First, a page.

My two younger kids were out of school last week. For this post, the importance of that is that they "got" to go on the noonish dog walk with me. "Got" being a relative term. But let me digress for a moment.
Quantum mechanics is a... difficult... field of study. One of the fundamental principles of quantum theory is the Heisenberg uncertainty principle. It is so difficult to understand that many quantum physicists don't fully understand it. In fact, when Heisenberg originated his principle, it was largely intuitive, because they didn't really have the instrumentaion to actually demonstrate what Heisenberg was really saying. At any rate, it was a demonstration of vast intelligence and understanding.
A simple way of stating the uncertainty principle is this:
Oh, wait, there is no simple way. Okay, well, without getting into the actual physics of it, the best way to say it is that the act of observing something changes its behavior. Yeah, I could explain how this pertains to subatomic particles, but it works just as well as I've said it for my purposes here.
The interesting thing is that this doesn't just apply to physics. Think back to the last time you were alone, there was a song playing that you really like, you were belting it out at the top of your lungs, only... Only you weren't alone. You didn't realize, though, until halfway through the song that you were being observed. Your face turned red. Your voice constricted. The sound choked off. The observer probably smiled and told you to carry on, but you couldn't. Not now. You were being watched.
At least, that's the typical response. The alternate response is to sing even louder in an effort not to have the typical response.
Try watching kids play. As long as they don't know you're watching, everything is good. My favorite, though, is when a young child, around 5, falls and gets a scrape. If they think no one is watching, they pretty much shake it off and go about their business. If they know an adult saw, or, sometimes, even another kid, it's time for hysterics and water works.
But how does all of this pertain to my kids being out of school and walking the dog? Well, I'll tell you. And you may get a bit more of the physics with this, too.
Walking with my kids and the dog is rather like being an atom. I suppose that makes me a proton while the kids and the dog are electrons. They really don't orbit like planets do they way they teach you in high school. No, electrons orbit in electron clouds layered around the nucleus of the atom. And that's what it feels like to be walking with my kids. I mean, here I am, a proton, trying to mind my own feet and walk down the path, and I have these electrons bouncing all around me. And it doesn't matter how much I watch them, analyze their movements, as soon as I think I know where one of them is going, BOOM!, their position suddenly changes! As soon as I think I know where one of them is, BAM!, their direction changes!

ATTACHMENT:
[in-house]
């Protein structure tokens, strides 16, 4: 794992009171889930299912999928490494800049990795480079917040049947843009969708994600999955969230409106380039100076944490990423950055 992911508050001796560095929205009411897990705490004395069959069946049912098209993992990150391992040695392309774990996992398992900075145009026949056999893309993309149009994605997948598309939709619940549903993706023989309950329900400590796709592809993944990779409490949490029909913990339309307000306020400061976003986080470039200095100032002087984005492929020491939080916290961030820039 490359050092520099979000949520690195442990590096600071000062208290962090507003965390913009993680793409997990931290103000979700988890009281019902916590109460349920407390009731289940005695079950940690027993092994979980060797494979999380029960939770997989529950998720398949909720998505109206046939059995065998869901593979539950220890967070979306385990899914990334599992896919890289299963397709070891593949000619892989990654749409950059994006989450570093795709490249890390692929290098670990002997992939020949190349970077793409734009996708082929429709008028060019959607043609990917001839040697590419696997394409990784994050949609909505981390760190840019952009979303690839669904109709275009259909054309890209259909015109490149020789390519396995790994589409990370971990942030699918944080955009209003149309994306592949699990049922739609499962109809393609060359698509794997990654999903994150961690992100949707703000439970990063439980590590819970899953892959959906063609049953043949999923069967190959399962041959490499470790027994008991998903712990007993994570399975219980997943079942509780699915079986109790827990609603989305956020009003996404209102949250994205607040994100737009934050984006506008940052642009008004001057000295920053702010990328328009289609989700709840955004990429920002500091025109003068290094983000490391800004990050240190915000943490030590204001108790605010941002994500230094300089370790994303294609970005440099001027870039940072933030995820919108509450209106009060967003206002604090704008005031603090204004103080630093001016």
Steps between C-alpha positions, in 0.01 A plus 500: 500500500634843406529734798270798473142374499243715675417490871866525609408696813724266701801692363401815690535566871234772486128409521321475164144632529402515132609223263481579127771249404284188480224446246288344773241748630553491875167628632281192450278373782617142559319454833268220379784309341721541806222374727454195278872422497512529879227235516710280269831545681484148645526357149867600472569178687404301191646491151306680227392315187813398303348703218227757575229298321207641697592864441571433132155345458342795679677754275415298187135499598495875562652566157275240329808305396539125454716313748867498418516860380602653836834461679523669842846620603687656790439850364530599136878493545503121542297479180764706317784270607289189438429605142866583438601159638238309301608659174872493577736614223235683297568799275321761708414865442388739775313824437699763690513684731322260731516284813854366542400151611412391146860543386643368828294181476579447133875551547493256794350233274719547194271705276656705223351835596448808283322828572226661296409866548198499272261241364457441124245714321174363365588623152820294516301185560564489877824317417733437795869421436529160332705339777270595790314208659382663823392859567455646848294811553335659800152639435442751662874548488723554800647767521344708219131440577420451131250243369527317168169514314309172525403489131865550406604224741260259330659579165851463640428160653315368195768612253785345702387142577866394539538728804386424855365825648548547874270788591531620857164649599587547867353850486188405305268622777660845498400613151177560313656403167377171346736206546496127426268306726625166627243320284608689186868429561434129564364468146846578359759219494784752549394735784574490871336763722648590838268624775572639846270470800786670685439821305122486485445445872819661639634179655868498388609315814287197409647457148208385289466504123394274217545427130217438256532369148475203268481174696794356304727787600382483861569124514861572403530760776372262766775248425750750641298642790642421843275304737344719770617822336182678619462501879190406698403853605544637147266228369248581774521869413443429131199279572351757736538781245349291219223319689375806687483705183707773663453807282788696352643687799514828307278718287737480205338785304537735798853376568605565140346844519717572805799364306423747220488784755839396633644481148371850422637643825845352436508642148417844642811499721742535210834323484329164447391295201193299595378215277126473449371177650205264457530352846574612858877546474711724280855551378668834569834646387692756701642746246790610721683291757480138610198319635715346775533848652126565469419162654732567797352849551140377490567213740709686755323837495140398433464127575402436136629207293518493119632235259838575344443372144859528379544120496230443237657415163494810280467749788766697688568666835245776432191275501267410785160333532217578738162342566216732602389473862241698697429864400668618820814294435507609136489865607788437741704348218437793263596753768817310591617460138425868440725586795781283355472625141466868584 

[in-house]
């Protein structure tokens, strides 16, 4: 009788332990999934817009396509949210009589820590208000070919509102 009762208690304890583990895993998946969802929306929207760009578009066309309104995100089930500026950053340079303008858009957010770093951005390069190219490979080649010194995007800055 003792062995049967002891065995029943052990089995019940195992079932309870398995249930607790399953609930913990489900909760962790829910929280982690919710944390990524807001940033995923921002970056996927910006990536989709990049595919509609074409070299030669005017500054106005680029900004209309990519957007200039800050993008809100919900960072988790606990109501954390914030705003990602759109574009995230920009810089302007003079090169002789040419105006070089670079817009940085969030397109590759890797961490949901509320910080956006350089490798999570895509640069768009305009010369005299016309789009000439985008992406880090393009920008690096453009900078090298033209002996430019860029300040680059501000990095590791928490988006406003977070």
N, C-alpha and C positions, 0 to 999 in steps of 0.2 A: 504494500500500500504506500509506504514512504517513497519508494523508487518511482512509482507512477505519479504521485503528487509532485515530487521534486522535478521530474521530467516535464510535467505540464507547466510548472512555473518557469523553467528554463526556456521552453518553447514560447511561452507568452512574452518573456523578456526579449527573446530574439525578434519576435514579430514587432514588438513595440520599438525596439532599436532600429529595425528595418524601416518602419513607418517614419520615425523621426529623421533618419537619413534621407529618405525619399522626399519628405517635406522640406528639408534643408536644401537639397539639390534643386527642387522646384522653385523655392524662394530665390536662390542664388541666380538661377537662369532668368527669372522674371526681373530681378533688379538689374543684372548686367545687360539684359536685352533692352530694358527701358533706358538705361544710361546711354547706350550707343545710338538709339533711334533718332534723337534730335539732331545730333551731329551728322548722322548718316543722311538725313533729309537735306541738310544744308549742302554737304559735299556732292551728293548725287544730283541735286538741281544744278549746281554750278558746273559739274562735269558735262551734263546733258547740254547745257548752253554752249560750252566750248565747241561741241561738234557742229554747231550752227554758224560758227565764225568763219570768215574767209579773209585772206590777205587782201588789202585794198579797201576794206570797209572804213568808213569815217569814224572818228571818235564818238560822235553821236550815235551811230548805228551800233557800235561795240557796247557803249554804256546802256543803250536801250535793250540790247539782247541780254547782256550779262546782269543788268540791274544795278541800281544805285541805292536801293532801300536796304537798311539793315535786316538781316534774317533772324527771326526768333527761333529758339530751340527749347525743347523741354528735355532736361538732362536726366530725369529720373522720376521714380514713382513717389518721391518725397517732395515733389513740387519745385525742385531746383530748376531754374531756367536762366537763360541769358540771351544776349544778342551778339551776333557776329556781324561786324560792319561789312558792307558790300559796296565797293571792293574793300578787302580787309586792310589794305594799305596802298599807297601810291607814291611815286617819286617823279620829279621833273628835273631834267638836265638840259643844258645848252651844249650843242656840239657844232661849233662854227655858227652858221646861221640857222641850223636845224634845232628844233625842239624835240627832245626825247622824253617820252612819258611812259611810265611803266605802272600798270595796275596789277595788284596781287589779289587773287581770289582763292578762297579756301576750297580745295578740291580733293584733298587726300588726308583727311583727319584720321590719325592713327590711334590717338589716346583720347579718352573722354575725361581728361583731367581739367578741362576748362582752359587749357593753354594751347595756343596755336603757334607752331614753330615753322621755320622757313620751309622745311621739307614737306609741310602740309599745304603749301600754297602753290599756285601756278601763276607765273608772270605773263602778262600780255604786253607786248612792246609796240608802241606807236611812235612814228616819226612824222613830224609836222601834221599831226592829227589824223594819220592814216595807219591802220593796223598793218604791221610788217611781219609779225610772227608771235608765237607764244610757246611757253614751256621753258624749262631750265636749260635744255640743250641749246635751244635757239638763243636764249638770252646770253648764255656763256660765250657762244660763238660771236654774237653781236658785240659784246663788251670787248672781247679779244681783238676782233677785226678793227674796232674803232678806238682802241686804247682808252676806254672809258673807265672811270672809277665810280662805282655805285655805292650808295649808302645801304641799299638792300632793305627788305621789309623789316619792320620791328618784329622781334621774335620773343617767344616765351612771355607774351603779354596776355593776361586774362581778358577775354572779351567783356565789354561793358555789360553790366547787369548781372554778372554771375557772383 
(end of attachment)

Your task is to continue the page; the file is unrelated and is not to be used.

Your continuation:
I don't suggest trying to walk that way, especially when one of the three electrons is physically tethered to your arm. I think I must have looked like a drunk proton, because I certainly couldn't follow a straight line.
So, yeah, these are the thoughts I have when walking with my kids... I had a whole walk dwelling on the uncertainty principle just because I could never figure out which way they were going.
But, wait! There's more!
It also occured to me that writing should be sort of like this. At least, it should look like this from the point of view of the observer. Um, I mean the reader.
Here's the thing, when writing is like the planets, i.e. predictable, it's boring. The reader knows where everything is going, and, after a while, doesn't even need to pay attention anymore. It becomes like watching a clock. Tick tick tick. No one likes sitting and watching a clock. Because the act of observing a clock makes it stop altogether. Right?
However, when we write on a more quantum level, the reader can never quite figure everything out. They can't quite tell what direction one thing is going in or they can't quite figure out what's happening in this other place. It keeps the reader interested and keeps them observing longer.
Now, this doesn't mean be completely crazy. After all, electrons tend to stay with their nuclei. Well, unless some outside force acts upon them. At any rate, the reader wants to be able to get some idea of what is going on; that's why they're watching (reading) in the first place, so it can't be too unpredicatble. I mean, you don't want to be studying a carbon atom and find out that it's spontaneously become an oxygen atom. That would just be weird. Although, if you could duplicate it, you'd probably get a Nobel Prize for it.
So, I guess, I don't mind too much that my kids bounce around so much and the dog takes such sudden tangents. It does help me to work some quantum mechanics into what might be purely classical mechanics writing. And we wouldn't want that.
I urge you to do the same... Let's get quantum!